There are so many different galleries and museums across the Islands of Guernsey.
There is nothing better than wandering through an island museum filled with quirky items and fascinating facts, so we’ve picked out eight for you to bookmark for your future visits to the Islands.
Guernsey Museum houses permanent exhibitions showing the archaeology of Guernsey, treasures from around the world and the folklore of Guernsey, with an art gallery showing 200 works of art. These are running alongside temporary exhibitions that change throughout the year and the Discovery Room for families, housing a Cabinet of Curiosities, old-fashioned games to play and the very popular ‘Timewarp’ that changes each year. There is also a public art space run by the Arts Commission which shows a rolling programme of local art displays, a café and a gift shop, all housed within the restored Victorian Candie Gardens where you can enjoy fantastic views over the harbour and see the statues of Victor Hugo and Queen Victoria.
Located within walking distance of the island's airport, the German Occupation Museum provides a unique insight into life in Guernsey during the occupation from 1940 to 1945. The museum is complete with an authentic recreation of an occupation-era street, exhibitions on maritime history and Second World War fortifications.
The Sark Museum documents the wide history of Sark spanning several centuries, with two museums in one. The museum houses an eclectic mix of Sark cultural and heritage memorabilia, from historic photos of rural Sark and its buildings of interest, to details of the attempted takeover of the island in 1990. The museum also boasts a popular and important collection of World War II memorabilia, capturing the island’s unique and challenging war experience as shared by the islanders, British and German people at this time.
Alderney has a museum located in the Old School House on the High Street and is run by the Alderney Society. It houses many fascinating displays including an Elizabethan shipwreck, one of the most important marine archaeological finds in the British Isles, as well as a whole host of other items from the island’s history from the Stone Age all the way through to the modern day.
It also houses the original Womble soft toys, donated by the author's family together with memorabilia donated by people on and off island. Elisabeth Beresford, the author of The Wombles, lived in Alderney permanently from 1978 until her death in 2010, and the island was very special to her. Visitors can browse through a scrapbook of stories and photos and play the CD specially recorded for the exhibition by Bernard Cribbins, the voice of the Wombles.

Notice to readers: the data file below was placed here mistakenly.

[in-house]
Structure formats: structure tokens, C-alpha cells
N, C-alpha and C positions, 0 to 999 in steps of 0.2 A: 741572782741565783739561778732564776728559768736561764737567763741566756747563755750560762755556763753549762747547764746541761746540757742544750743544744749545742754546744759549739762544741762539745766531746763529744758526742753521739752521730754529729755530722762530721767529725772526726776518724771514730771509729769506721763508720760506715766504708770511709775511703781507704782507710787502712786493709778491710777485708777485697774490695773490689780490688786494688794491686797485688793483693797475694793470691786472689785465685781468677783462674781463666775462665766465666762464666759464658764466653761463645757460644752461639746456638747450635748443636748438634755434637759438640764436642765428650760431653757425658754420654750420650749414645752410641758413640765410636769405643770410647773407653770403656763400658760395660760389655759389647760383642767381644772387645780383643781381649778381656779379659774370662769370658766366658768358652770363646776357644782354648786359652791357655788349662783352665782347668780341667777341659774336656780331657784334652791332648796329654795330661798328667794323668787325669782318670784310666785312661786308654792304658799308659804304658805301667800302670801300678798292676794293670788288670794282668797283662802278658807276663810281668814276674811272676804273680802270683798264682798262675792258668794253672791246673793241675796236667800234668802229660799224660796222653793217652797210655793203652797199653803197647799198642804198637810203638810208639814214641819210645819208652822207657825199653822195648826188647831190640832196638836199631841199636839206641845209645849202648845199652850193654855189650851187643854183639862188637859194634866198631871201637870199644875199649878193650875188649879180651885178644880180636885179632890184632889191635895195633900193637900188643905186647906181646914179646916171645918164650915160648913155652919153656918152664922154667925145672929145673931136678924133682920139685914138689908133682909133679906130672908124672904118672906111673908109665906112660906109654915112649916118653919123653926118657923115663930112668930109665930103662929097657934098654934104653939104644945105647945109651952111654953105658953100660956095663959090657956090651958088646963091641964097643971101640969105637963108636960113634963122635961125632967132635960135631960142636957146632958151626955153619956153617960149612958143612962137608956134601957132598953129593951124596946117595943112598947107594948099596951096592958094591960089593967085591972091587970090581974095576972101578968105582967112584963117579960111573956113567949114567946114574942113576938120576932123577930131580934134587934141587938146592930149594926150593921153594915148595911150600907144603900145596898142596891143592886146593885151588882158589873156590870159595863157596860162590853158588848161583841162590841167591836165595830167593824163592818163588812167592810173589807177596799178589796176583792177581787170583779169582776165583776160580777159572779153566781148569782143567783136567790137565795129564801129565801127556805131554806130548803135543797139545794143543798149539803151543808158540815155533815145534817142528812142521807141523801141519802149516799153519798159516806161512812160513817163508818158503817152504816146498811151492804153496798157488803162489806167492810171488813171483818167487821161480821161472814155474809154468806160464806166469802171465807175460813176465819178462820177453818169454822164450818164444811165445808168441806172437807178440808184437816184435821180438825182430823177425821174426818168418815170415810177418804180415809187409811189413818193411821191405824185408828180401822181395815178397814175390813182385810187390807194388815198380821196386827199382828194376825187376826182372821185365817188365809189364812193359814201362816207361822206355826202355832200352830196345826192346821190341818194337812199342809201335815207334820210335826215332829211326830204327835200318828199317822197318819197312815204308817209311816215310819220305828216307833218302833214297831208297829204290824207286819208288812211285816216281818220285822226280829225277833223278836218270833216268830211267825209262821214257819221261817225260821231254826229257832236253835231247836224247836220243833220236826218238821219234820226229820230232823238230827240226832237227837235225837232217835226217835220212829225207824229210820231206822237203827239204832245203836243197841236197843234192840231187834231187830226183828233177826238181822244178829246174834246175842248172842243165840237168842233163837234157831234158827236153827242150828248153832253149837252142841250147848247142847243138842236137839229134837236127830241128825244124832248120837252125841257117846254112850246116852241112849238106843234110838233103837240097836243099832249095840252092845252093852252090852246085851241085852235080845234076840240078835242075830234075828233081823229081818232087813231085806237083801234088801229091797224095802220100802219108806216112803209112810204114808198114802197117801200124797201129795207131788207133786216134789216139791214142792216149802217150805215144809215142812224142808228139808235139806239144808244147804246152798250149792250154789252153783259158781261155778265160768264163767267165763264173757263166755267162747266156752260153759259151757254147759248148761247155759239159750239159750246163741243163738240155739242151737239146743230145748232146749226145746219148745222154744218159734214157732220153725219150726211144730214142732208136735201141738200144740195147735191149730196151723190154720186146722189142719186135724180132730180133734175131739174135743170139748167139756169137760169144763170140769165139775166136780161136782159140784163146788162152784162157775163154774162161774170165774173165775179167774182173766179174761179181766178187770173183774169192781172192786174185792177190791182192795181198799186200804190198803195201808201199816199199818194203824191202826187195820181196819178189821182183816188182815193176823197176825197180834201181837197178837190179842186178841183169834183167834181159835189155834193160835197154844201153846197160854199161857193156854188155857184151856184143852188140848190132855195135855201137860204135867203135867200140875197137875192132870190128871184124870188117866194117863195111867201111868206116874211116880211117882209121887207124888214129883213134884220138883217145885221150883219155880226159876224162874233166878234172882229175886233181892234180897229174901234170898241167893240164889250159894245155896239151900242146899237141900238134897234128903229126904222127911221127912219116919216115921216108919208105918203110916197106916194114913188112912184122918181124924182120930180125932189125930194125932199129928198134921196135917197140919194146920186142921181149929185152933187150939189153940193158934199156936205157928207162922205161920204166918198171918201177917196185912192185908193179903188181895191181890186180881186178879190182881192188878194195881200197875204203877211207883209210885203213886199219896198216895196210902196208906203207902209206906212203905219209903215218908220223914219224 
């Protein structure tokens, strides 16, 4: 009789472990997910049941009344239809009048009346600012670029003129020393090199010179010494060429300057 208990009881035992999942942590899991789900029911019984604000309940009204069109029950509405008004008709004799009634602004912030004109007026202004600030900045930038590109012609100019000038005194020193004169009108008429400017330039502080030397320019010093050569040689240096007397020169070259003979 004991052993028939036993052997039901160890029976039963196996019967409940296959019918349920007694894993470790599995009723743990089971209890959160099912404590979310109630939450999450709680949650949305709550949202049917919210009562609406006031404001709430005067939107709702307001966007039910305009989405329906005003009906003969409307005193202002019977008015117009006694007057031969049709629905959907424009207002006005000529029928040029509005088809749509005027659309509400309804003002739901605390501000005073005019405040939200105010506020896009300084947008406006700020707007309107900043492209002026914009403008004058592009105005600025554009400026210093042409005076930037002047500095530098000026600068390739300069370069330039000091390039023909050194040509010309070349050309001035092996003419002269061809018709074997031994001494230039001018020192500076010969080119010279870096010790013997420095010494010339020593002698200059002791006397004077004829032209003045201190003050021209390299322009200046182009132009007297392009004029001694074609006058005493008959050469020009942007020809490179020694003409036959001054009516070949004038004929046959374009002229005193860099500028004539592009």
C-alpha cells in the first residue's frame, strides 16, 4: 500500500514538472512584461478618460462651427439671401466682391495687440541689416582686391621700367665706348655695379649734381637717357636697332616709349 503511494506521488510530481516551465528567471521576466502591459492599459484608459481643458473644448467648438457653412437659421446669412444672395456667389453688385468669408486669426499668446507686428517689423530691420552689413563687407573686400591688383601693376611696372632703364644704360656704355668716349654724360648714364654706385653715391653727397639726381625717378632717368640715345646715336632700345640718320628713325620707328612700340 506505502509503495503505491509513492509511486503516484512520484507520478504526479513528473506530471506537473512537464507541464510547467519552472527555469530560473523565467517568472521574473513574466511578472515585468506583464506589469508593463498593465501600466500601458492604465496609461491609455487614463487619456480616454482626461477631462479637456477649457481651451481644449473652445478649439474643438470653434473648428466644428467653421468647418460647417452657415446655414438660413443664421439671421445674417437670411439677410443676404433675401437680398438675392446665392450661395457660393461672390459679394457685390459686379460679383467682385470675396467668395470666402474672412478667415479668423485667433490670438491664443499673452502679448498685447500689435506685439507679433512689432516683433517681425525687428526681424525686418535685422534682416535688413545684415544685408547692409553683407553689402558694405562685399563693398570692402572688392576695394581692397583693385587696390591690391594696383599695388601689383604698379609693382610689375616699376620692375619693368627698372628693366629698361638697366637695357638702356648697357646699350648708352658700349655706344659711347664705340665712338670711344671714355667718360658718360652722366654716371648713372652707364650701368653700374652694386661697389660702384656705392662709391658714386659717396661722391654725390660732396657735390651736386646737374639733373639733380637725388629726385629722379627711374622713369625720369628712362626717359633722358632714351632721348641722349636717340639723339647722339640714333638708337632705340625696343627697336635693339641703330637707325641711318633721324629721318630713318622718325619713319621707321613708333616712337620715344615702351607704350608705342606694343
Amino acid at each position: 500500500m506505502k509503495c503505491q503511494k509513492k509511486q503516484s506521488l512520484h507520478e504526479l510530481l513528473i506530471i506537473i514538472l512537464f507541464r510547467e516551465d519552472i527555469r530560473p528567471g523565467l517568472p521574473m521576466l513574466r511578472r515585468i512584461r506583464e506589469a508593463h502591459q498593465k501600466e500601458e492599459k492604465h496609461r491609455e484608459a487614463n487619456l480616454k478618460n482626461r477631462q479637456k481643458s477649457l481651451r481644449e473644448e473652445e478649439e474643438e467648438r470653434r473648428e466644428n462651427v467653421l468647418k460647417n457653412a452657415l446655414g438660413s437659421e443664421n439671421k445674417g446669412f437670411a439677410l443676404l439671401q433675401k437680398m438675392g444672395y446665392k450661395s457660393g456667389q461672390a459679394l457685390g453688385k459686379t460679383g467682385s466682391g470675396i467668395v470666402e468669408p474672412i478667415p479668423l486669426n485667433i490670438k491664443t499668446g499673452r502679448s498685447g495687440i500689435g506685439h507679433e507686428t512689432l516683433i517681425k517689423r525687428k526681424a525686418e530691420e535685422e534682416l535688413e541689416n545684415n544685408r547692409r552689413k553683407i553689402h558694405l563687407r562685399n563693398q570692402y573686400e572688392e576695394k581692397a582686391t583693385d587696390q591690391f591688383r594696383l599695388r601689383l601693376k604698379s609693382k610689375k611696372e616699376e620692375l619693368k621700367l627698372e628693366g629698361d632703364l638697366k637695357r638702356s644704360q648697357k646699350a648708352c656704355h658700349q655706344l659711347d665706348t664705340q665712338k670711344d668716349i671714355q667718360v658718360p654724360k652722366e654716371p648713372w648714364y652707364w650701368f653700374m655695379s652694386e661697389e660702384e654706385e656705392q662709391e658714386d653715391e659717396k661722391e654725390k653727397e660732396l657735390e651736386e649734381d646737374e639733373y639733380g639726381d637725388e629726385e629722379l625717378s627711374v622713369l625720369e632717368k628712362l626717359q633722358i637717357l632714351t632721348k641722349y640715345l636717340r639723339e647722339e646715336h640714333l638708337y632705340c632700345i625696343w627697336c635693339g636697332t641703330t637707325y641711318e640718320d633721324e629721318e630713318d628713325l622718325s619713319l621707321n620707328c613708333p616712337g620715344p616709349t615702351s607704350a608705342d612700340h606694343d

The Folk and Costume Museum is housed within a cluster of meticulously renovated traditional buildings set within the largest public park on the island, Saumarez Park, less than 15 minutes from the town centre of St Peter Port. The museum gives visitors the opportunity to learn about the history of Guernsey’s people over the past 250 years. Displays tell the story of daily life for those at home, at school or working in one of the local industries. Costume lovers will enjoy special exhibitions from our nationally acclaimed costume collection. Selections from any of the 8,000 pieces held by the museum are on display throughout every season.
This museum covers Guernsey's military history, including World War One and the German Occupation of the island from 1940 to 1945 during World War Two, as well as the island's own militia. Set in a complex of air-conditioned tunnels that were built by German forces as a fuel storage facility for their U-Boats, the museum is near La Vallette bathing pools and features various military and occupation memorabilia. For those interested in the German occupation of Guernsey, La Vallette Underground Military Museum offers a wide variety of exhibitions, displays and information on this time. The museum also houses various displays and militia collections from World War One.
One of the most popular attractions on the island, Victor Hugo’s island home is something to marvel at, even just for the stunning views alone. For fourteen years, Hauteville House was home to famous French writer Victor Hugo during his time in exile from France. Hugo spent his time here writing his masterpieces, including Les Miserables, as well as decorating the house with meticulous detail. Every room is filled with touches of his personality and shows a fascinating insight into his creative mind.
It isn’t all history and culture in the museums on our islands. Learn how to choose the perfect stone for you and become a diamond expert from carat to cut, clarity to colour. You will be able to learn to spot a quality diamond in the rough. Nestled safely in the old John Tanns bankers vault, The Guernsey Diamond Museum gives a fascinating insight and practical guidance into the world of diamonds. Find out the gemstones rich history, including mystery, scandal and superstition, along with expert tips and information on picking out diamond jewellery.